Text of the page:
While I probably wouldn’t call early Harvard, Princeton, and Yale “seminaries,” I take Ben Sasse‘s point. As some of you recall, Sasse left the United States Senate earlier this year and became president of the University of Florida. Here is a taste of his piece at The Atlantic: “The Moral Decline of Elite Universities“:
Harvard, Princeton, and Yale were originally founded as seminaries. They are seminaries once again. The doctrine they embrace is both insecure and oppressive in its prohibition of insiders and outsiders from pursuing free inquiry. Rather than wrestle with hard questions about human dignity, individual agency, and speech, many in the Ivy League seem poised to double down on fanaticism.
Cults tend to excuse their failures: The world is ending, but our mystic math was a little off. As this crisis unfolds, America’s elite academics are tinkering with their doctrinal formulas. Rather than abandon their theology, they’re attempting to rejigger the charts and reweight the numerology.
We cannot heal these declining institutions simply by recalculating the grid so that Jewish people are moved from the “powerful” square to a “powerless” slot. The problem is the tyranny of the power grid itself, and its disinterest in both ideas and universal human dignity.
Changing one president here or there isn’t enough. Intersectionality is a religious cult that’s dominated higher education for nearly a decade with the shallow but certain idea that power structures are everything, the Neanderthal view that blunt force trumps human dignity.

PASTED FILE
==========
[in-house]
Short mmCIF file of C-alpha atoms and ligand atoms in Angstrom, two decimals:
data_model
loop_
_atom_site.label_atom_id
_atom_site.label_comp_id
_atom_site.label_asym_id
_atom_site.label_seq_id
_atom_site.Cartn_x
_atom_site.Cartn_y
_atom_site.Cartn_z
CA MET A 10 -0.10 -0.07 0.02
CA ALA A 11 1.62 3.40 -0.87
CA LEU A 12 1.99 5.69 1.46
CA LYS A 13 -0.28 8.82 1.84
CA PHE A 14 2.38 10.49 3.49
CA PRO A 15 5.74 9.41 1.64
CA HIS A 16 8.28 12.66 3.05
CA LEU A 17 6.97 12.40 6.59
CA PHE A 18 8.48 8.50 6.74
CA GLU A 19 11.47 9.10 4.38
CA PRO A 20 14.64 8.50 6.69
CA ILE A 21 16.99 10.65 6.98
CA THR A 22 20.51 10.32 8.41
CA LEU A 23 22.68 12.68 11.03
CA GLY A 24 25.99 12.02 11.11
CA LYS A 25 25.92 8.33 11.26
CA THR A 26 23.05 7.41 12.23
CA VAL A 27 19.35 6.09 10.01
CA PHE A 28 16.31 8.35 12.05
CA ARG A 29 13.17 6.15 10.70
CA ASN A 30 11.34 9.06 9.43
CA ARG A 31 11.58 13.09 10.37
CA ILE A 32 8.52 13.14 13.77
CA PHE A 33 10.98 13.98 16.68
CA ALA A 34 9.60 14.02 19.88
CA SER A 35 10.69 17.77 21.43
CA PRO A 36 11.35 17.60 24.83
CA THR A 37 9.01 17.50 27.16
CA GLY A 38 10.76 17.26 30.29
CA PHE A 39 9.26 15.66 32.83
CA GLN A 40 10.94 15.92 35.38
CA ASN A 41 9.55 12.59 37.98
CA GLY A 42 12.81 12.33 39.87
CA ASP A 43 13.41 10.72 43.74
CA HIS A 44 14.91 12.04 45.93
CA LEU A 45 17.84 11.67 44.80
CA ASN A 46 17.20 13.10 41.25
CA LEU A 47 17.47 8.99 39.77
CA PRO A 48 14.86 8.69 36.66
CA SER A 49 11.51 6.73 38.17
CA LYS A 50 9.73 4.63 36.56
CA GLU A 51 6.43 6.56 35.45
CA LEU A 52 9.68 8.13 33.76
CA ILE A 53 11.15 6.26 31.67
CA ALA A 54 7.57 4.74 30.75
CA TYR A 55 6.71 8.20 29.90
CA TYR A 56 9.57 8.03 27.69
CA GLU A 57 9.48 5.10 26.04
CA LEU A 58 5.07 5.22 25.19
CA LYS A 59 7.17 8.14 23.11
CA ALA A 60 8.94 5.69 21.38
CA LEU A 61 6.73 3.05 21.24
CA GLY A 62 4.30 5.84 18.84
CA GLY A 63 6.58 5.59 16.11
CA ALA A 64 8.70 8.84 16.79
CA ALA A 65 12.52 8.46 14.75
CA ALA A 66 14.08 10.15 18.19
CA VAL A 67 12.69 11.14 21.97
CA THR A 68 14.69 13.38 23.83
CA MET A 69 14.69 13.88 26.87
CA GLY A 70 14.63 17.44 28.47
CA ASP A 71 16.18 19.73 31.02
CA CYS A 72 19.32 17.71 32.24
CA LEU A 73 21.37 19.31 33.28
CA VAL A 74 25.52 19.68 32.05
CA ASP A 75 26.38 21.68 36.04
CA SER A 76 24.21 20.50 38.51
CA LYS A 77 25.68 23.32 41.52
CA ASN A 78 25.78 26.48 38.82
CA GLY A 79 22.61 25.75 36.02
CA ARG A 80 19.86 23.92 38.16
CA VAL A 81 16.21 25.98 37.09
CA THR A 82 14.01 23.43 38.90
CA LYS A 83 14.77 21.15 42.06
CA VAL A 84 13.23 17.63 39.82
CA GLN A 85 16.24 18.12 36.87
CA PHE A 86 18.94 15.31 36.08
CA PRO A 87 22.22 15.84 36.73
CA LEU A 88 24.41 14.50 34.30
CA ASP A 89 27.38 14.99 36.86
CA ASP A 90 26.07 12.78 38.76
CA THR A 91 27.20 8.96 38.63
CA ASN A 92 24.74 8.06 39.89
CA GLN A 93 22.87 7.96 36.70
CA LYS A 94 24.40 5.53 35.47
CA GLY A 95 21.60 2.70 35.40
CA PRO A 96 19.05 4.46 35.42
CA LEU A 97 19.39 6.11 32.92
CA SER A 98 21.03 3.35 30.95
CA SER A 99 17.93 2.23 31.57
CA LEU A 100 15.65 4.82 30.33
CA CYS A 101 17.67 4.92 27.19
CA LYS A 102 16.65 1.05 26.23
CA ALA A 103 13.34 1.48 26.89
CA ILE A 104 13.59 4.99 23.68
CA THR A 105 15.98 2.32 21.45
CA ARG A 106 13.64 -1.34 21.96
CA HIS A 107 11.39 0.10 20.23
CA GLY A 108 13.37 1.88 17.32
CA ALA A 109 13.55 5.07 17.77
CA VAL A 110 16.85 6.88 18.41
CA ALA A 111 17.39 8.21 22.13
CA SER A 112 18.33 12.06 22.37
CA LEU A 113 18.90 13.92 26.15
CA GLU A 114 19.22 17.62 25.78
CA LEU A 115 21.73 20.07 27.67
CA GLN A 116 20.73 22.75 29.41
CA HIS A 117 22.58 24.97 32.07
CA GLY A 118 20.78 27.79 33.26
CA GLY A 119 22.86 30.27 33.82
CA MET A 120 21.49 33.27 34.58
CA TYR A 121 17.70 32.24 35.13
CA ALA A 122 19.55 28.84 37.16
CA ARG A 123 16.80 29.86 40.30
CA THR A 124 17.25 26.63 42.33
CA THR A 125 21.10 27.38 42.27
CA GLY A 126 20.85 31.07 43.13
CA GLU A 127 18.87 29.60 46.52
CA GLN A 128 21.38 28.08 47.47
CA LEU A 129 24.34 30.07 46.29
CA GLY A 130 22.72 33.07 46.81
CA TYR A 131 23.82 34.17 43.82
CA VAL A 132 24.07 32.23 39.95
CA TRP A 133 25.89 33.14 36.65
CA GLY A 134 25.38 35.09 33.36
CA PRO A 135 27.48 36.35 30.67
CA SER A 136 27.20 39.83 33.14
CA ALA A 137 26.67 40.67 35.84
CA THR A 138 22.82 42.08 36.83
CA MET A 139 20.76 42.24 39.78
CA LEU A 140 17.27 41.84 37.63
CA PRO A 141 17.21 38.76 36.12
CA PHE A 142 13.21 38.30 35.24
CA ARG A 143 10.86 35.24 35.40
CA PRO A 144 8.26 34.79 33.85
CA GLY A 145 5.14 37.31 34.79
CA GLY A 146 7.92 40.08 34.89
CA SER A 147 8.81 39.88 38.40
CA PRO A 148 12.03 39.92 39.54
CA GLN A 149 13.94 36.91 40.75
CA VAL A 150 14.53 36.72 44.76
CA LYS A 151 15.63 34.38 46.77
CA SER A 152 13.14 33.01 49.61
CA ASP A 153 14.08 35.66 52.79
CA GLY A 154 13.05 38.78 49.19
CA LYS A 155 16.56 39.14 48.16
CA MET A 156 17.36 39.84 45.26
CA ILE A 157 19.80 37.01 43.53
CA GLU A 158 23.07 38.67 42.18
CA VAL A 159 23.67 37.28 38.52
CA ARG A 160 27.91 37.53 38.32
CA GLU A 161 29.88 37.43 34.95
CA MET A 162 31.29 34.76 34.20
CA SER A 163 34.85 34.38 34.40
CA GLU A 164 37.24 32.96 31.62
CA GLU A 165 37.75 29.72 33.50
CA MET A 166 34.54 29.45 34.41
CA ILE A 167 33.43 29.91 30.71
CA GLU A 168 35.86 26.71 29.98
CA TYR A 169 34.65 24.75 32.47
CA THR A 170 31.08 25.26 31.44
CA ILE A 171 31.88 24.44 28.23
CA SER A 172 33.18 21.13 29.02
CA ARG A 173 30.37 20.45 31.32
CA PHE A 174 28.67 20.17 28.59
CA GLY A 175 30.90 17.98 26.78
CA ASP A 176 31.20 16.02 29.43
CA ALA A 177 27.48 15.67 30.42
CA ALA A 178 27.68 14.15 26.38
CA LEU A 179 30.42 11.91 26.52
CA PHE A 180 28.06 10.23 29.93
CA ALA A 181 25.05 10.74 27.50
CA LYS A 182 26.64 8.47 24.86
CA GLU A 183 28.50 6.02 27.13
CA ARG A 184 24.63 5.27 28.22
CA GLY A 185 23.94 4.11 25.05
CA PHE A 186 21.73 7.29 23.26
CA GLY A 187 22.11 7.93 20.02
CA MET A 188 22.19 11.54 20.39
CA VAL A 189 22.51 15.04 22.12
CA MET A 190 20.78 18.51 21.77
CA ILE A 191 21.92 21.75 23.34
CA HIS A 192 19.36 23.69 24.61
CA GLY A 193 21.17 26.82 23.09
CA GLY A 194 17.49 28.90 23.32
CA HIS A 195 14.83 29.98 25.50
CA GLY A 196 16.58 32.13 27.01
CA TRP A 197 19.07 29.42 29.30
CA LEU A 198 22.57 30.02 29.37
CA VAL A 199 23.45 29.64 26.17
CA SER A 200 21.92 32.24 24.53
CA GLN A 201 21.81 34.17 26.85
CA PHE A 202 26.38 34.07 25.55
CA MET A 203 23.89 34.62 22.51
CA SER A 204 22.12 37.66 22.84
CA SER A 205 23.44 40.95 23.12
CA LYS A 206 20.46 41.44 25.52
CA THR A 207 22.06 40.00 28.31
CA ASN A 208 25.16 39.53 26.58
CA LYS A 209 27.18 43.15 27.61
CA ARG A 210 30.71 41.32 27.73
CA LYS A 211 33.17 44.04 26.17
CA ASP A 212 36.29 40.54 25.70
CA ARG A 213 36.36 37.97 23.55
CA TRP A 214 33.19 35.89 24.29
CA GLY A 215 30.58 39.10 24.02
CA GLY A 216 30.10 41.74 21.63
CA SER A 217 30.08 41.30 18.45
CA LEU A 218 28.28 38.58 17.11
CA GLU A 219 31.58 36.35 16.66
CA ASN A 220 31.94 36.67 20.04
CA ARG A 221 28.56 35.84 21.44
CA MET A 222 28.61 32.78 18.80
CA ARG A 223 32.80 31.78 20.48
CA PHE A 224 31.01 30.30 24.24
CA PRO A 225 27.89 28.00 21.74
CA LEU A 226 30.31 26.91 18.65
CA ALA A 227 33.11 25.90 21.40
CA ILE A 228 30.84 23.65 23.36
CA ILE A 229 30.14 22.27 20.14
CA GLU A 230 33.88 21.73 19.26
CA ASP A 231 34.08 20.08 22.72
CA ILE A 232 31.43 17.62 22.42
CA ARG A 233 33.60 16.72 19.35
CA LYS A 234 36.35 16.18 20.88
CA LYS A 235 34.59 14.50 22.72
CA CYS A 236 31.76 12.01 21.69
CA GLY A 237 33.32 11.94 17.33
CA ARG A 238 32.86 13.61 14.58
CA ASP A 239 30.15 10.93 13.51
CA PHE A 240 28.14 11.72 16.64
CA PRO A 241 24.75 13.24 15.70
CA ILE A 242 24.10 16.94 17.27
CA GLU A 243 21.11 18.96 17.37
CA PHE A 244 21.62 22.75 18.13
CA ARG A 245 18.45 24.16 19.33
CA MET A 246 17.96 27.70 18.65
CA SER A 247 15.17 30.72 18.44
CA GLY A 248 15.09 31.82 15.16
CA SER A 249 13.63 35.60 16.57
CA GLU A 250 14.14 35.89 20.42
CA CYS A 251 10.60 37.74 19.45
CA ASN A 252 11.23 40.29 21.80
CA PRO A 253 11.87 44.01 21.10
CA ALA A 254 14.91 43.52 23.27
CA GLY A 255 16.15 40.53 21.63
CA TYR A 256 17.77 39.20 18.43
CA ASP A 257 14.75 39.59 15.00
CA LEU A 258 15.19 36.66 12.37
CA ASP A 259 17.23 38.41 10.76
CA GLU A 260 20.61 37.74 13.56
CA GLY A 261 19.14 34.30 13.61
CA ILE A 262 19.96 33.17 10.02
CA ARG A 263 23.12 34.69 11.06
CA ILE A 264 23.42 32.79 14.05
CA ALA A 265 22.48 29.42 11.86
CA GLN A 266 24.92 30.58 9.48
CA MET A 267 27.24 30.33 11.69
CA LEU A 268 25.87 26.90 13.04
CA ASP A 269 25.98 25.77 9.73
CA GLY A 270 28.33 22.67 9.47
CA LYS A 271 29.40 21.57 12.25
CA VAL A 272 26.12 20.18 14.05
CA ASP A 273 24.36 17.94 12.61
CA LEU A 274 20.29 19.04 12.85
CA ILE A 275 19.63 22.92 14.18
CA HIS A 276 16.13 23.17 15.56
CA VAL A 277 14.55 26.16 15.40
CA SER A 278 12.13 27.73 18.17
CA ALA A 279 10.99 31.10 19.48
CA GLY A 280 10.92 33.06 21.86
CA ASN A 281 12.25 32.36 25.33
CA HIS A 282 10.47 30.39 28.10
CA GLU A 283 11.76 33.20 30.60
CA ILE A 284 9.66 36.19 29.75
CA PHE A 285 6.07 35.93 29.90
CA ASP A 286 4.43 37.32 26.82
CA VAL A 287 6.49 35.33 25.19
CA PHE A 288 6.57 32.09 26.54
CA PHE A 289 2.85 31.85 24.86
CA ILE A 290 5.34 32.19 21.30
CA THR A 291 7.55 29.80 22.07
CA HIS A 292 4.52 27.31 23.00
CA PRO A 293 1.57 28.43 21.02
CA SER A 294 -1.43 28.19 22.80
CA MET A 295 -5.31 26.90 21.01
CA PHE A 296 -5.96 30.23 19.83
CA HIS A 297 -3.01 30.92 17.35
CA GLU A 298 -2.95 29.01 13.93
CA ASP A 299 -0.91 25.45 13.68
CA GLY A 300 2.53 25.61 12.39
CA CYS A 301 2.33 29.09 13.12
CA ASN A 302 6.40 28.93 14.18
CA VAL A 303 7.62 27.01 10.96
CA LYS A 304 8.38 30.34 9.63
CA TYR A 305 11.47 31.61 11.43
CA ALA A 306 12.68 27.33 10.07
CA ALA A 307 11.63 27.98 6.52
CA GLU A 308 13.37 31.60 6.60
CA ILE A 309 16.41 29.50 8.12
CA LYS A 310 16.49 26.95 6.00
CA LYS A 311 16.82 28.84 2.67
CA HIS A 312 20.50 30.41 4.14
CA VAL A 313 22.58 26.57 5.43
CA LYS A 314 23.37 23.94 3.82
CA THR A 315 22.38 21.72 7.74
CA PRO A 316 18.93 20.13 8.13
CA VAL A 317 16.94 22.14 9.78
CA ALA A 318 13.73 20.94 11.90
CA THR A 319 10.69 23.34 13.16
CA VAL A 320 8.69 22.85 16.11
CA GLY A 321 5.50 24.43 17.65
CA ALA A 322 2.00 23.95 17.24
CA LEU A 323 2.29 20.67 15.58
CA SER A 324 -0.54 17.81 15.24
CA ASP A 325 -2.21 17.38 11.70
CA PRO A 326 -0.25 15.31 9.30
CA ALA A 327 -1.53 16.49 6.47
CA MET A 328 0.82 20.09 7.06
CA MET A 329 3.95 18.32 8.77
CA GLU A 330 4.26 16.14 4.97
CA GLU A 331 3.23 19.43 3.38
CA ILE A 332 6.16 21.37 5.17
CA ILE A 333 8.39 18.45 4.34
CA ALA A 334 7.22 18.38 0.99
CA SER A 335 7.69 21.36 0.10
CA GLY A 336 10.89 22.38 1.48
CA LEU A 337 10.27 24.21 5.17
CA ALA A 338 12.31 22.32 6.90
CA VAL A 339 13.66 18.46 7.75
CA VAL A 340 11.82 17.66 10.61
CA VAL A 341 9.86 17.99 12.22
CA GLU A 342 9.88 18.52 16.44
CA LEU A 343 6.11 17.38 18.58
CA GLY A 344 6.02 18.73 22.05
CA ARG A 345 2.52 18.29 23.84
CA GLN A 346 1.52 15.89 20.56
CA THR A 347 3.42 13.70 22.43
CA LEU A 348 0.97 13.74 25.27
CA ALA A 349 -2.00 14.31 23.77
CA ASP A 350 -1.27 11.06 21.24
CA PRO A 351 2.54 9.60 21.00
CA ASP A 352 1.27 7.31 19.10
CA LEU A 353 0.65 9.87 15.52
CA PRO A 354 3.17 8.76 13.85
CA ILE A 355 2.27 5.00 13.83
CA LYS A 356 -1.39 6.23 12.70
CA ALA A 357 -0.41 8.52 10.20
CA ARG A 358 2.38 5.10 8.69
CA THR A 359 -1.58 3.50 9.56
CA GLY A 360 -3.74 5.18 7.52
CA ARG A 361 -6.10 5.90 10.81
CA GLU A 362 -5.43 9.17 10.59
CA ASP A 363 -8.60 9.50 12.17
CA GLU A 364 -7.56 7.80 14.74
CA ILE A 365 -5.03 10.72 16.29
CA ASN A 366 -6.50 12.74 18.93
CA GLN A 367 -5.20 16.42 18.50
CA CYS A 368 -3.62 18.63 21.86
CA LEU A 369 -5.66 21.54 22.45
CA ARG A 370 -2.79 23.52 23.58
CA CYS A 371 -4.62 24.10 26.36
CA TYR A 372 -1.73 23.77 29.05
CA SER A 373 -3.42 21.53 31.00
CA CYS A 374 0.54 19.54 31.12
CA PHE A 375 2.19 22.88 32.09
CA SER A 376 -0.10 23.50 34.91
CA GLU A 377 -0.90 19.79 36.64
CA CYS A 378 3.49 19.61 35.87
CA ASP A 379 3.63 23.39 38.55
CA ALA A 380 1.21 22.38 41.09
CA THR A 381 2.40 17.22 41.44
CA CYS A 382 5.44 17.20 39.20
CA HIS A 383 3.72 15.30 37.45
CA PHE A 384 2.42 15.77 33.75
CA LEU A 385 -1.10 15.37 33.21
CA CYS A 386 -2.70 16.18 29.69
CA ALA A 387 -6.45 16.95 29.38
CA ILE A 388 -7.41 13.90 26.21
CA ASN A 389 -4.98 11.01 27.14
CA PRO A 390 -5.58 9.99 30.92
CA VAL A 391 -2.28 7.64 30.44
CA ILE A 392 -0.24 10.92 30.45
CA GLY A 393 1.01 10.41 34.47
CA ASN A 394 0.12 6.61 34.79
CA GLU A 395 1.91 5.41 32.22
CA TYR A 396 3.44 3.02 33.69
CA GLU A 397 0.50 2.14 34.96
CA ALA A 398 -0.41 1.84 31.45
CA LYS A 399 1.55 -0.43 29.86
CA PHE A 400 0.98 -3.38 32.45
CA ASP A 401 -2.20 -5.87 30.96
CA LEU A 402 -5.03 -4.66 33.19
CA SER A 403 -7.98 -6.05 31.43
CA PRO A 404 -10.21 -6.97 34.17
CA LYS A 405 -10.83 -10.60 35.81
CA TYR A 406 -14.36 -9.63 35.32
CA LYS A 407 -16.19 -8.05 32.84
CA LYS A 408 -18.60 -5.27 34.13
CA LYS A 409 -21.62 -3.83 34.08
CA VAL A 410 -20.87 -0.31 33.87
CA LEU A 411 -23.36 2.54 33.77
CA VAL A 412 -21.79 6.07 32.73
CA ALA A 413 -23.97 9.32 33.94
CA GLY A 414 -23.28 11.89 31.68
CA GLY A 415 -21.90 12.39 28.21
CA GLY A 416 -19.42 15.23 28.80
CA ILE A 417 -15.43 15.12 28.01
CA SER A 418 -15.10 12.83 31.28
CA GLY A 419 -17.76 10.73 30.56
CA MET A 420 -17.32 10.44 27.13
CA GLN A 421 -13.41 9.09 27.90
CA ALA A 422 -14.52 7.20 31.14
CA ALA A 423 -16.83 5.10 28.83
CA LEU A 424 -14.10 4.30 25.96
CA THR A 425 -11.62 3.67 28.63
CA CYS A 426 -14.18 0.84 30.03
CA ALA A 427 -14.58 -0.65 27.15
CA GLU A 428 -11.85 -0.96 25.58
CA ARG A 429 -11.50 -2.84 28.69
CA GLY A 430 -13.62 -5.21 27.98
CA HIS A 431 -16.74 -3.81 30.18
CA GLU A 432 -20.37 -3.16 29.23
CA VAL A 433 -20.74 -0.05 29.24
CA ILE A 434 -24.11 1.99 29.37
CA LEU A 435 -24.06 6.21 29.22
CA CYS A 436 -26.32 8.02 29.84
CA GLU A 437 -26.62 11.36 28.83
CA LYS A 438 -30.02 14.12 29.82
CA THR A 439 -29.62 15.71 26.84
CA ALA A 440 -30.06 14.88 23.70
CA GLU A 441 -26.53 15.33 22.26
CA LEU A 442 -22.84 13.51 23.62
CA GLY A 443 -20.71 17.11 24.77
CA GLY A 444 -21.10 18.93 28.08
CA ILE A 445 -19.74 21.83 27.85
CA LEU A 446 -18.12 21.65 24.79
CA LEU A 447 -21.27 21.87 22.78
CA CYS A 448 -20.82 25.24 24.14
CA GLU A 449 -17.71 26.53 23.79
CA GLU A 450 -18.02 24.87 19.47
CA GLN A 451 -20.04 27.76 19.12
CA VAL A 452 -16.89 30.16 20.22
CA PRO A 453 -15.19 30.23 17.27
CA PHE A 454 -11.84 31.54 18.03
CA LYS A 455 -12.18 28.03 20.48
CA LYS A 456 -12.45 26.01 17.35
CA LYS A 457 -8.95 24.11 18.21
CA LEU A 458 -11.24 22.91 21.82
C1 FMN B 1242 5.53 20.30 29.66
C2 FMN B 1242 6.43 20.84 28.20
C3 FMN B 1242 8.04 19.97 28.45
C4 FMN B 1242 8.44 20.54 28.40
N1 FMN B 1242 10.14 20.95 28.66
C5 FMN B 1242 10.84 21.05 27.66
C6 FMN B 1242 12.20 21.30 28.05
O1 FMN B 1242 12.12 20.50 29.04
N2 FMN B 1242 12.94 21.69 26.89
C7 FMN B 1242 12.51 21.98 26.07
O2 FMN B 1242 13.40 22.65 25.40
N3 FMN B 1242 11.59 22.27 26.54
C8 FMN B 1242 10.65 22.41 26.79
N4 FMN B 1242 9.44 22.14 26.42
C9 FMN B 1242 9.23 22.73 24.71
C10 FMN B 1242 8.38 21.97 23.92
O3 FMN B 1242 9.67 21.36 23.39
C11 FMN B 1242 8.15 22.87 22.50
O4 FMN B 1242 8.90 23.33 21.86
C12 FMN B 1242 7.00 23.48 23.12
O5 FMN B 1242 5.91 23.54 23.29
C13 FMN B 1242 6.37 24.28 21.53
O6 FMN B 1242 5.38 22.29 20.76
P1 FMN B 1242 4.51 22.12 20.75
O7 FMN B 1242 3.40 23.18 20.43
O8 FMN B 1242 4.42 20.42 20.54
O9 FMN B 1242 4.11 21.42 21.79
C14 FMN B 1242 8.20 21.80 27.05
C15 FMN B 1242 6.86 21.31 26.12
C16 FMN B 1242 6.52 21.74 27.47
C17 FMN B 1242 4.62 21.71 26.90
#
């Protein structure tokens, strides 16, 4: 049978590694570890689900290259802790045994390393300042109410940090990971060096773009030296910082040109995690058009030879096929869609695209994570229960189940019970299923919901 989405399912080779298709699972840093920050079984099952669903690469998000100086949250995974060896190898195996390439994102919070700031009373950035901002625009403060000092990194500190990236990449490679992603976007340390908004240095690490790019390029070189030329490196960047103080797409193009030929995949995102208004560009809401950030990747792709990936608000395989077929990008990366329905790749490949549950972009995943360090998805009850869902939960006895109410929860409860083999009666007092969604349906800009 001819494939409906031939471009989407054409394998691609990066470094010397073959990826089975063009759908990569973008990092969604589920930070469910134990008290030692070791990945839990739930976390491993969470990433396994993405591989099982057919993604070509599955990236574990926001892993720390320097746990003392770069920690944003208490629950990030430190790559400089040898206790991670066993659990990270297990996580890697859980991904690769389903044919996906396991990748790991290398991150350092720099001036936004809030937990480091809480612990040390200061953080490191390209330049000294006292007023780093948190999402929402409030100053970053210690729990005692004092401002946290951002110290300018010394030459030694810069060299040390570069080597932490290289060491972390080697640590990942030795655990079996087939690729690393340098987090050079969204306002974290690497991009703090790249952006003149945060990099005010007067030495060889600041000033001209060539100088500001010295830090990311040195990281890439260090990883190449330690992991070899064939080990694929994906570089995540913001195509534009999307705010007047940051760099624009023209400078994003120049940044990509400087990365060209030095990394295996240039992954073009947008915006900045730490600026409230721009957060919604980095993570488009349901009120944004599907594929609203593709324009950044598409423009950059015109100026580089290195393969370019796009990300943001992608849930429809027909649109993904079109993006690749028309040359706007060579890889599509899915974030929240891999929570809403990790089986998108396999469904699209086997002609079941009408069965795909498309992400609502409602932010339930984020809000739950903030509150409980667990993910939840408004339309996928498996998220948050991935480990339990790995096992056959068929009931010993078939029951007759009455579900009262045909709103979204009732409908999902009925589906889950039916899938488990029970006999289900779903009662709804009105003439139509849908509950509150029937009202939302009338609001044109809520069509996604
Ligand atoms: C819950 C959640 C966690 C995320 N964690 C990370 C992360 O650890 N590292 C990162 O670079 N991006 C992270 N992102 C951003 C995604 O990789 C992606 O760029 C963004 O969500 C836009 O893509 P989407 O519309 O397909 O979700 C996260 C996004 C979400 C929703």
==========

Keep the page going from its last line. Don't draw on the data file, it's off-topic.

The nonsense we’ve seen seeping off campuses this fall is jarring but not surprising, given that the absurdities inside this worldview have not been pressure-tested. This is because its adherents, those who wield the power of some of our society’s most prominent institutions, have prohibited anyone from asking questions, demanding that their religion remain immune to challenge.
Read the entire piece here.
Seminaries train men and women in particular theological and religious doctrine (or at least the confessional seminaries still do). They teach students to discern the differences between orthodoxy and unorthodoxy, doctrinal soundness and heresy (to put it crudely).
Remember when I asked if it is “possible for a young historian to land a job at a history department in an American university if they are vocal about the many problems with the 1619 Project?” The blowback was strong. I also got some blowback after I published this piece about a decade ago at Aeon. What I said in those pieces was apparently unorthodox and heretical. Some folks tried to burn me at the proverbial stake. 🙂
I would encourage you to read Sasse’s piece alongside Jon Schaff’s post today at The Arena blog.